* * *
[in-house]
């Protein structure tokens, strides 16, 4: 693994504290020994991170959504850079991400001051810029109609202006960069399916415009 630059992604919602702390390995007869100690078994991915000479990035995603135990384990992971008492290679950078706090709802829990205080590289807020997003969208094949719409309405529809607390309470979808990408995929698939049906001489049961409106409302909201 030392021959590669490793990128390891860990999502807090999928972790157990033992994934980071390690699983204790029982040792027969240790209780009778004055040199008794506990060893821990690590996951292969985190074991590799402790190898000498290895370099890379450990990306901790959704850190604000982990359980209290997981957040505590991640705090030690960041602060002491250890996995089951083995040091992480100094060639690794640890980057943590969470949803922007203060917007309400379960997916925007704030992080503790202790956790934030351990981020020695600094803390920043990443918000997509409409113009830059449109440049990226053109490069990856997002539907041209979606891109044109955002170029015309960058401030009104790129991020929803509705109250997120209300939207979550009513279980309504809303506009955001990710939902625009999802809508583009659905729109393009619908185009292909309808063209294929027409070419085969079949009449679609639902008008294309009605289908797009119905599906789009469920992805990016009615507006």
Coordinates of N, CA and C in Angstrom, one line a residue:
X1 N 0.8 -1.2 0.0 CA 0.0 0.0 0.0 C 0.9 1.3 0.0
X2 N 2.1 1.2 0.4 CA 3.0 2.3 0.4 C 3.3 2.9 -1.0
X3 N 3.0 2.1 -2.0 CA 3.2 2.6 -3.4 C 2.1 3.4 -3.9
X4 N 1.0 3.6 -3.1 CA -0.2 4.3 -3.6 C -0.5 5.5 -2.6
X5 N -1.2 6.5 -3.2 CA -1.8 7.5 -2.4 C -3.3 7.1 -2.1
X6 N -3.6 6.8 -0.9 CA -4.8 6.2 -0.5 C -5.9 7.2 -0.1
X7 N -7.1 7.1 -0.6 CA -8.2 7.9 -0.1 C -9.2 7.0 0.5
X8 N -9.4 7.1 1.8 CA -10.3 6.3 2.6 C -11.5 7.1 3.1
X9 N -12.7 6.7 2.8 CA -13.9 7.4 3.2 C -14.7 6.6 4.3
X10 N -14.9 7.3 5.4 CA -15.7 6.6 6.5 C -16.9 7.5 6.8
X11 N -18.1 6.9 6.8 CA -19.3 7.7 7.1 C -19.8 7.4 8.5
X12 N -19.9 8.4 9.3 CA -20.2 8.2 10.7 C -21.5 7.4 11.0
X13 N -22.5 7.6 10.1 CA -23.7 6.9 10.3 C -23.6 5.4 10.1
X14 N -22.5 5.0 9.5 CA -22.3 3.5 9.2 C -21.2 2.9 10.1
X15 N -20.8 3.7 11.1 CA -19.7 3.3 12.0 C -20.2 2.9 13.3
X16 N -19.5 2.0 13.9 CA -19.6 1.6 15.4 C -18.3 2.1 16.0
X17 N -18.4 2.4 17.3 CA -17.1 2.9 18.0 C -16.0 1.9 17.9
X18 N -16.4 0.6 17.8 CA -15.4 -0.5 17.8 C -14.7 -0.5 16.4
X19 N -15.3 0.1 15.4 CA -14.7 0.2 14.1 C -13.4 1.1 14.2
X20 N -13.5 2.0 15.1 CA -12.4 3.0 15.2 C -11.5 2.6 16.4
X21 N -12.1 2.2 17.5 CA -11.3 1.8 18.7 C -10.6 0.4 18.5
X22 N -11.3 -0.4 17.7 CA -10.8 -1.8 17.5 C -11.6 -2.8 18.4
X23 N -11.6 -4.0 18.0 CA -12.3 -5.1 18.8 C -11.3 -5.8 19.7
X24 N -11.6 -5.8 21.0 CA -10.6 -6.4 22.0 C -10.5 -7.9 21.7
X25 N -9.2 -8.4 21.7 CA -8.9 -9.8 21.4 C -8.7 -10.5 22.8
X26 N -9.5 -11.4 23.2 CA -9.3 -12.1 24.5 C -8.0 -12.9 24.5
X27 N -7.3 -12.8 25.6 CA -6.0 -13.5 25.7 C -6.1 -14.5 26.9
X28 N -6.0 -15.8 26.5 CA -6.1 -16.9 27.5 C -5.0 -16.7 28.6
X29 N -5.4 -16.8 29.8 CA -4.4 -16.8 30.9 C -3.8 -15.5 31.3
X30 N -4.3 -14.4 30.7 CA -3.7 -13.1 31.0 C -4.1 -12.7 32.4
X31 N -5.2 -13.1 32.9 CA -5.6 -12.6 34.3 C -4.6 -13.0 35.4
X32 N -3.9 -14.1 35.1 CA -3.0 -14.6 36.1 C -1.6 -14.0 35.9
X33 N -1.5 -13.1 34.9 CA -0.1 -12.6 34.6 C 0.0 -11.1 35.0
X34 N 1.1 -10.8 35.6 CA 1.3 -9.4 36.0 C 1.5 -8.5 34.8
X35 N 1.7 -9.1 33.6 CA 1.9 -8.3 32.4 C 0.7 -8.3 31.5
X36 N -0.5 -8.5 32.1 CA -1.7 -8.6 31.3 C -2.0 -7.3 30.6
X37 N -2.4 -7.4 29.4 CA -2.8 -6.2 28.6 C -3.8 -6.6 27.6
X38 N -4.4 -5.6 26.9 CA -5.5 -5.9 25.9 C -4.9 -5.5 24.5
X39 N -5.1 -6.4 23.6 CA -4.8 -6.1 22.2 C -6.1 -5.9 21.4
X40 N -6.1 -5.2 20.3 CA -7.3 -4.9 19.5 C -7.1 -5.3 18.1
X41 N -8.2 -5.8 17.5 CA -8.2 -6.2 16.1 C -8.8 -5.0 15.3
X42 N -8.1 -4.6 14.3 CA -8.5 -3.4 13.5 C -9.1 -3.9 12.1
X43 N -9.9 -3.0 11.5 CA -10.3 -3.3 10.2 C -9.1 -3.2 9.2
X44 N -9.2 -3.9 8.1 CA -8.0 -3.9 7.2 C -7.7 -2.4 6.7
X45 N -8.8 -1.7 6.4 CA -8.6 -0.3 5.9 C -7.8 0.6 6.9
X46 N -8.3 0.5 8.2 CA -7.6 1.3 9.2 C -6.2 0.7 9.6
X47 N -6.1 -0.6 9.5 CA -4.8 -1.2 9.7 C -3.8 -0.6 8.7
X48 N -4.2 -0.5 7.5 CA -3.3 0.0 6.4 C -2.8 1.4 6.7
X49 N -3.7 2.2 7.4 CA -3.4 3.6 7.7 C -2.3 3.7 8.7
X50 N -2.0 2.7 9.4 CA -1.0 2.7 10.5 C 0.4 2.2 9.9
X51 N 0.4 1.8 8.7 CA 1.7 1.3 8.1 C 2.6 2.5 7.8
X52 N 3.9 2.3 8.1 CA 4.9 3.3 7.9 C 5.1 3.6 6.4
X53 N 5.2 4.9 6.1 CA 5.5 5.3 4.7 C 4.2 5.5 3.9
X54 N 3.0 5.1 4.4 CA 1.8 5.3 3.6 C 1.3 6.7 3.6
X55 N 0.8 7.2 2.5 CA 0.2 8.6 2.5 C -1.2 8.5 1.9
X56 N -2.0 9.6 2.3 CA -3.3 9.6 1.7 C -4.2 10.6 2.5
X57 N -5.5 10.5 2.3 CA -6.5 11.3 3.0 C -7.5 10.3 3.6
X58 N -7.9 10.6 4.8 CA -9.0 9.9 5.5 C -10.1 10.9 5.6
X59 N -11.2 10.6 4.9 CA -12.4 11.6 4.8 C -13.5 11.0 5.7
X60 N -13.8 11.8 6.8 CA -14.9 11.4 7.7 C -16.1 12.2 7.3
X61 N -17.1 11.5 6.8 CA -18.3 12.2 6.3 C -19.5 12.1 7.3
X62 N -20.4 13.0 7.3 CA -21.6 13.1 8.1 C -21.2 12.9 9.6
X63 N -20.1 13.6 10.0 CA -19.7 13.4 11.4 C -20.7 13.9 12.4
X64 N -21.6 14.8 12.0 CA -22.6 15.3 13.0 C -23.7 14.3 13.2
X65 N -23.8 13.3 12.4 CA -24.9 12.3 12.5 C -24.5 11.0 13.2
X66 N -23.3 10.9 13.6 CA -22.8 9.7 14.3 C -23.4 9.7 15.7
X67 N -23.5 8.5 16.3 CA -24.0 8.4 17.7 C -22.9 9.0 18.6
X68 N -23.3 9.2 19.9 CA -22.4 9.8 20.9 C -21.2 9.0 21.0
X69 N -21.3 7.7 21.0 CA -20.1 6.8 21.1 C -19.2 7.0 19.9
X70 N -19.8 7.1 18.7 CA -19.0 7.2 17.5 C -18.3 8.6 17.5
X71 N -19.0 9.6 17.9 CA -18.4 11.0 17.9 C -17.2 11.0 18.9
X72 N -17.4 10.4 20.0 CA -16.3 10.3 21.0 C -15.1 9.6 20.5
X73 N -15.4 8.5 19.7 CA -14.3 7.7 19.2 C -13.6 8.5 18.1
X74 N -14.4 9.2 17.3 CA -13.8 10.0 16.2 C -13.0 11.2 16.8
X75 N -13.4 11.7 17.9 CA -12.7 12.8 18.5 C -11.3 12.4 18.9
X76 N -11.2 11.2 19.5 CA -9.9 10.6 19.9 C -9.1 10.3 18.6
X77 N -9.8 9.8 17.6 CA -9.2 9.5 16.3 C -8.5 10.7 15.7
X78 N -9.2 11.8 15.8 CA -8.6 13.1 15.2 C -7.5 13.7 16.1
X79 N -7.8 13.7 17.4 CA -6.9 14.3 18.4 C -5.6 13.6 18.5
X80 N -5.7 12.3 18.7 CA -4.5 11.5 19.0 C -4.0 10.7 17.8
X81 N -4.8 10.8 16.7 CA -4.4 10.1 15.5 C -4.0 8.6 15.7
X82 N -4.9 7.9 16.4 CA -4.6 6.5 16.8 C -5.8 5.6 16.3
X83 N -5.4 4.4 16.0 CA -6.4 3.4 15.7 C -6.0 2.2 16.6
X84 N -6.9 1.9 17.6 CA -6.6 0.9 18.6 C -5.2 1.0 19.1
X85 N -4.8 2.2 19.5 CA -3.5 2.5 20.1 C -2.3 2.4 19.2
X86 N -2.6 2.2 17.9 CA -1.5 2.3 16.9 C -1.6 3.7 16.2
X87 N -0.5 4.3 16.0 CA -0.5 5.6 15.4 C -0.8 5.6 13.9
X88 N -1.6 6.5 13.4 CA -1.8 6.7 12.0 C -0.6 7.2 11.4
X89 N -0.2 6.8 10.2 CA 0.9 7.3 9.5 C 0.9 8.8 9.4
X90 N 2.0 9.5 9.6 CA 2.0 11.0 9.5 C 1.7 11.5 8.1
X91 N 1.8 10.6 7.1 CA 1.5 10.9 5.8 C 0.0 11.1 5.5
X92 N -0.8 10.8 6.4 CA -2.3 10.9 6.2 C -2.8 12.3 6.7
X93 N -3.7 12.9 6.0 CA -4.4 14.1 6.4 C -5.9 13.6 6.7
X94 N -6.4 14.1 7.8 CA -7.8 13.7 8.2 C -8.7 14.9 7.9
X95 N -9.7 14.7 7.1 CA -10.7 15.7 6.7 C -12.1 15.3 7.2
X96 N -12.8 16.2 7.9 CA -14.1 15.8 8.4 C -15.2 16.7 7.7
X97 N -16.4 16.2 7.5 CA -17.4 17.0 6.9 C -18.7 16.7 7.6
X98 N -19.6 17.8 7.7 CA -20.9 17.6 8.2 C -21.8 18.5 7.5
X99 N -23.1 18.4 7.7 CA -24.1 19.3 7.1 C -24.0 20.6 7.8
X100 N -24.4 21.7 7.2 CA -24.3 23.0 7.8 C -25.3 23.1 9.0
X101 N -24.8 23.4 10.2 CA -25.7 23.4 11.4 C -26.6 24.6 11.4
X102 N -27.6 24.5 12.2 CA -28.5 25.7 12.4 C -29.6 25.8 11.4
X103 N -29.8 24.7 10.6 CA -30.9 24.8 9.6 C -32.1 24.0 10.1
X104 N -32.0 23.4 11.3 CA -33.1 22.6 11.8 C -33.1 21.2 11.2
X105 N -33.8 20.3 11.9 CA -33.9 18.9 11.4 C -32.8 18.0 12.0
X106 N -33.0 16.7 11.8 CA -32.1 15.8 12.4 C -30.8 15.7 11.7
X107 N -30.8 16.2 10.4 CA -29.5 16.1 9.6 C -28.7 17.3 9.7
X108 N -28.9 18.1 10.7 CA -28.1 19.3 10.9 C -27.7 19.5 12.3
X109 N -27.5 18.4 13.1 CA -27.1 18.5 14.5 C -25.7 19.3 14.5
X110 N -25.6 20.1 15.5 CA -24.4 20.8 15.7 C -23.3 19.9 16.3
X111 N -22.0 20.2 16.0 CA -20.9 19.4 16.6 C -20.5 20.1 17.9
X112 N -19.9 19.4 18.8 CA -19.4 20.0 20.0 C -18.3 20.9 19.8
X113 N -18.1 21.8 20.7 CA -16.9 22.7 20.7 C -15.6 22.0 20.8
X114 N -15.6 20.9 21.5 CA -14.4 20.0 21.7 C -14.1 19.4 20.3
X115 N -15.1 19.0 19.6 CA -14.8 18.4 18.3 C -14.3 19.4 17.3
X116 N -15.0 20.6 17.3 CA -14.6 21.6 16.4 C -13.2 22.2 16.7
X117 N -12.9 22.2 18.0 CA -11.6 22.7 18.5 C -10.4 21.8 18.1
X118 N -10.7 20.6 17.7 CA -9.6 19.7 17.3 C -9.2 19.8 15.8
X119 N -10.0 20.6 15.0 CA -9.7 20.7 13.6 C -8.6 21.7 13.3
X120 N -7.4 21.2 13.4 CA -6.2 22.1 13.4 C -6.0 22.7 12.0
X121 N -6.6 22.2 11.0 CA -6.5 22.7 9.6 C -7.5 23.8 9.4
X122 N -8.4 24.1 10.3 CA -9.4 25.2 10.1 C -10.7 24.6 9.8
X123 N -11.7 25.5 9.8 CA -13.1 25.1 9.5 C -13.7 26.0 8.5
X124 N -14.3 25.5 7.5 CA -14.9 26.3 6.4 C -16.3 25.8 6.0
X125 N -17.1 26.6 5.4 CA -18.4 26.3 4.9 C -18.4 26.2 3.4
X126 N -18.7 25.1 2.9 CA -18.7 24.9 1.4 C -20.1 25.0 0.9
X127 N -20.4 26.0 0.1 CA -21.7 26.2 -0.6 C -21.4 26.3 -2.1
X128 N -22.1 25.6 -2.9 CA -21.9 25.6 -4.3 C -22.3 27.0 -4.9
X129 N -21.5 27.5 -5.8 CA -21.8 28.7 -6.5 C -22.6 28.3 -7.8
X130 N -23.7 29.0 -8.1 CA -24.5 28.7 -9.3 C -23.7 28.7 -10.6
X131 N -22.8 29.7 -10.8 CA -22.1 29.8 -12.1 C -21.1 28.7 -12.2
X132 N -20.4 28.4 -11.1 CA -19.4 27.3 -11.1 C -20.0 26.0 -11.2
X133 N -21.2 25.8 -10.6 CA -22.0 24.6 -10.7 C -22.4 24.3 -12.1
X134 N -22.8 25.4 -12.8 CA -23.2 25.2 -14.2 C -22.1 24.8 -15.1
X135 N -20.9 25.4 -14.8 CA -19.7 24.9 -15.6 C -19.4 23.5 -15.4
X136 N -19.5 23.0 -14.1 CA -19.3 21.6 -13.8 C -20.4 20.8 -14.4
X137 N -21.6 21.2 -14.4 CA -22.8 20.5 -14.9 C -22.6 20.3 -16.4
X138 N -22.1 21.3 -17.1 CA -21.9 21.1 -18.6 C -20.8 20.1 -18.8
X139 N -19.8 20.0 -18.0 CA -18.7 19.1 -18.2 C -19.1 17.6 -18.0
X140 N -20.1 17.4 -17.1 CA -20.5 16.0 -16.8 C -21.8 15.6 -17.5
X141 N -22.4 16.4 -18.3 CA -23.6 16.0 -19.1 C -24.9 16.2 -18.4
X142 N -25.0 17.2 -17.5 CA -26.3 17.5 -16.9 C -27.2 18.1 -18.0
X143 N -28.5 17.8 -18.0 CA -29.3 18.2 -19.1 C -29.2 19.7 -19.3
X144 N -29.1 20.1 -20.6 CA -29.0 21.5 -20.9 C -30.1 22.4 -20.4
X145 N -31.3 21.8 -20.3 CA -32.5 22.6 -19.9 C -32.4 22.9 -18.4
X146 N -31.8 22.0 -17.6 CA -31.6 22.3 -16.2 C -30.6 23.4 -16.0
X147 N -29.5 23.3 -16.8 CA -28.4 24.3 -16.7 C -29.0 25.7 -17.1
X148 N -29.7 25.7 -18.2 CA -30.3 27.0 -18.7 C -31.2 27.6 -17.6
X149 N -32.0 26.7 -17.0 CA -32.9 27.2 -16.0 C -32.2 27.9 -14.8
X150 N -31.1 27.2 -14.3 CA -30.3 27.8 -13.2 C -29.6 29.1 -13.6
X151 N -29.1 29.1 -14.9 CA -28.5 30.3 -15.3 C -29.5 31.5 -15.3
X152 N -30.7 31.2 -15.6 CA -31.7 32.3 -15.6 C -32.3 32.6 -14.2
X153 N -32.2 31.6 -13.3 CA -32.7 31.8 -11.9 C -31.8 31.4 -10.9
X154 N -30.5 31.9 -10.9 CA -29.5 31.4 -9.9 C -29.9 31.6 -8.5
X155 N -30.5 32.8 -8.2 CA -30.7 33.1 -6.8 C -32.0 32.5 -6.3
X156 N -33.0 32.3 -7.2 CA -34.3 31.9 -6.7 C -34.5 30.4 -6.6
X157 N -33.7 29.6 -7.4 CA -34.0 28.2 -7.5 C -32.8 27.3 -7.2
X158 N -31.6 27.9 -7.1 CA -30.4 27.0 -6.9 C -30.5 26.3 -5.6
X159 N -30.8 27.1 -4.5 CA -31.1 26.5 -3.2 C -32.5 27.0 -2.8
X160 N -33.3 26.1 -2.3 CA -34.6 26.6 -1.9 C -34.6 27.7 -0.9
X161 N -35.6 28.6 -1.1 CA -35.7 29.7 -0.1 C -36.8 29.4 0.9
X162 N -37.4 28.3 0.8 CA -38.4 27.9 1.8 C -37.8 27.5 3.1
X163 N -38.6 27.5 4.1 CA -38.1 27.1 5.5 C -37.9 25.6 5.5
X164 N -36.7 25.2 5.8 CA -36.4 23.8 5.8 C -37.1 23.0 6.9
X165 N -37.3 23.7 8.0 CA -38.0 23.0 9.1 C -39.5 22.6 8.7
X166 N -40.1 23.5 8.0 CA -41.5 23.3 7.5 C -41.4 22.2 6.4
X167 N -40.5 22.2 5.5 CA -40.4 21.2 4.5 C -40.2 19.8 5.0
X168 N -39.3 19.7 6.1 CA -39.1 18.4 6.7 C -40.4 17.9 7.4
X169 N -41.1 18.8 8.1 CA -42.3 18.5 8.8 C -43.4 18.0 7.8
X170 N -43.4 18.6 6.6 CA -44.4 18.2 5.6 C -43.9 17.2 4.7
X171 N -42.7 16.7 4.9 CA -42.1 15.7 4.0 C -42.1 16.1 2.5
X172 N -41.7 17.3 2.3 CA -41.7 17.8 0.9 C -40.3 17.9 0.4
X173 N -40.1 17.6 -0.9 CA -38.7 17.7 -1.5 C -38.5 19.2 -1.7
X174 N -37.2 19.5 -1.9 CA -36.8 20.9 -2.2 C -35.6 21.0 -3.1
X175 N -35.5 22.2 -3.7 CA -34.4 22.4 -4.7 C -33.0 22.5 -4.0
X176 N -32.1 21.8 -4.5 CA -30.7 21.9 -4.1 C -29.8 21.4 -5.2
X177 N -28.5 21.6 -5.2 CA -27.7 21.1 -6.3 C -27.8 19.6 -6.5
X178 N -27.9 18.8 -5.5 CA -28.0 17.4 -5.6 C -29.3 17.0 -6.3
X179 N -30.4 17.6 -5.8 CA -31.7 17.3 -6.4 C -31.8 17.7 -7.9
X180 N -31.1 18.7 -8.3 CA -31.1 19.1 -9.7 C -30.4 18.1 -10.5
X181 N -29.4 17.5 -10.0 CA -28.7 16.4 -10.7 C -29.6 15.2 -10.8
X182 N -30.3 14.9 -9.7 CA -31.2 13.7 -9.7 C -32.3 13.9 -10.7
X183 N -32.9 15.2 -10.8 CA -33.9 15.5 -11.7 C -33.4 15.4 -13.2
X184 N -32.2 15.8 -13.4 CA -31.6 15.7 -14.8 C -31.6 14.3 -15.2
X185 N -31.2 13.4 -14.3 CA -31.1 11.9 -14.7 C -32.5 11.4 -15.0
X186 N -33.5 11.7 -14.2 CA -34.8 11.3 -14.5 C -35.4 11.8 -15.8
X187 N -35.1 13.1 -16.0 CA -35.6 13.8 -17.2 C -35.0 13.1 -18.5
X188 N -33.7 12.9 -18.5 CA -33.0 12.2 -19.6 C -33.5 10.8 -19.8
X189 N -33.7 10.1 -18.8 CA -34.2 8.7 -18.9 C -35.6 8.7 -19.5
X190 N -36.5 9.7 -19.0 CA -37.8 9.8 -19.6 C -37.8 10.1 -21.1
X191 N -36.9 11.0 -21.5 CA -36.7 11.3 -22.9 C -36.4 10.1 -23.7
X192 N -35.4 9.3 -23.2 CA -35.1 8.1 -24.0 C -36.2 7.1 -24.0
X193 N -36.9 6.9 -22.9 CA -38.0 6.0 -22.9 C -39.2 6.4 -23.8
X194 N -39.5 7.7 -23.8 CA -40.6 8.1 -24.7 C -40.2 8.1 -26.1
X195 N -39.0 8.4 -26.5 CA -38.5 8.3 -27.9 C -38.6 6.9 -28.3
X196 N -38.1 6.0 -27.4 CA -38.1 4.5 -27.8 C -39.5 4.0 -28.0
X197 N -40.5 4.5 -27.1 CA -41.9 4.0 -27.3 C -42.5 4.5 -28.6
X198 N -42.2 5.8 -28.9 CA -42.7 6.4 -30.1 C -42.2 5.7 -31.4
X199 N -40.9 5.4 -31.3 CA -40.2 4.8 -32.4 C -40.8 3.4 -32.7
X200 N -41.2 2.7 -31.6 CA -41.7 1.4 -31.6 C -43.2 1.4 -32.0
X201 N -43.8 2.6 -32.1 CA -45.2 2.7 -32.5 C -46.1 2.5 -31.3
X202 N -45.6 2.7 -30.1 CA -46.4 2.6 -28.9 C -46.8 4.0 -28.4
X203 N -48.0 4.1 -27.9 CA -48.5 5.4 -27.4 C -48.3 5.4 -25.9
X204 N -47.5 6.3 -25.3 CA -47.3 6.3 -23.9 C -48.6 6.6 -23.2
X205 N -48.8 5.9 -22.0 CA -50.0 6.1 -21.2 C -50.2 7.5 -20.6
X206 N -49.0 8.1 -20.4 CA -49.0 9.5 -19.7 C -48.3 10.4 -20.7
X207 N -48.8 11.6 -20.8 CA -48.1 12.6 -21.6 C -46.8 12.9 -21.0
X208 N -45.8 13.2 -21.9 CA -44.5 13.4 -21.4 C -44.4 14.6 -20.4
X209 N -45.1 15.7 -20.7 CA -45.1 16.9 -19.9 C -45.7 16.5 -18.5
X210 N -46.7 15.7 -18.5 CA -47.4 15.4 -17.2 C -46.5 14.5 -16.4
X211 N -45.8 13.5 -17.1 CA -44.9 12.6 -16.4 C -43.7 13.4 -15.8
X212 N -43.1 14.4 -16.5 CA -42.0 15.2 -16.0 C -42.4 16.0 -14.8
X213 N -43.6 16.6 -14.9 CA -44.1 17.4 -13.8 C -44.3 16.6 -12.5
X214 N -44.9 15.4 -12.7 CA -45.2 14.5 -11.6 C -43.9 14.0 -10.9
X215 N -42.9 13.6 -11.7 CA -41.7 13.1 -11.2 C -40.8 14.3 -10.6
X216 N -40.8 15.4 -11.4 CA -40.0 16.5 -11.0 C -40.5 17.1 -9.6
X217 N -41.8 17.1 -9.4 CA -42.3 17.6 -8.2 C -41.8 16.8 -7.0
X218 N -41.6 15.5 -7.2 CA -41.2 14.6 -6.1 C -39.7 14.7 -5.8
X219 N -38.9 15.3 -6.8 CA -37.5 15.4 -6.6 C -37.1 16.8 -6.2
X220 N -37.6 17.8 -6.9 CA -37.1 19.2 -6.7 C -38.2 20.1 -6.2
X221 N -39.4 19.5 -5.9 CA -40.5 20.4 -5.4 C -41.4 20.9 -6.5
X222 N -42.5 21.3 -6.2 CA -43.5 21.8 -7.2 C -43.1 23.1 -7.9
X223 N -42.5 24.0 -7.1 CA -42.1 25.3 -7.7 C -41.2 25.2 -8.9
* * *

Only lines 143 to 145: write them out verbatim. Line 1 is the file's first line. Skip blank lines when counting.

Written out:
X140 N -20.1 17.4 -17.1 CA -20.5 16.0 -16.8 C -21.8 15.6 -17.5
X141 N -22.4 16.4 -18.3 CA -23.6 16.0 -19.1 C -24.9 16.2 -18.4
X142 N -25.0 17.2 -17.5 CA -26.3 17.5 -16.9 C -27.2 18.1 -18.0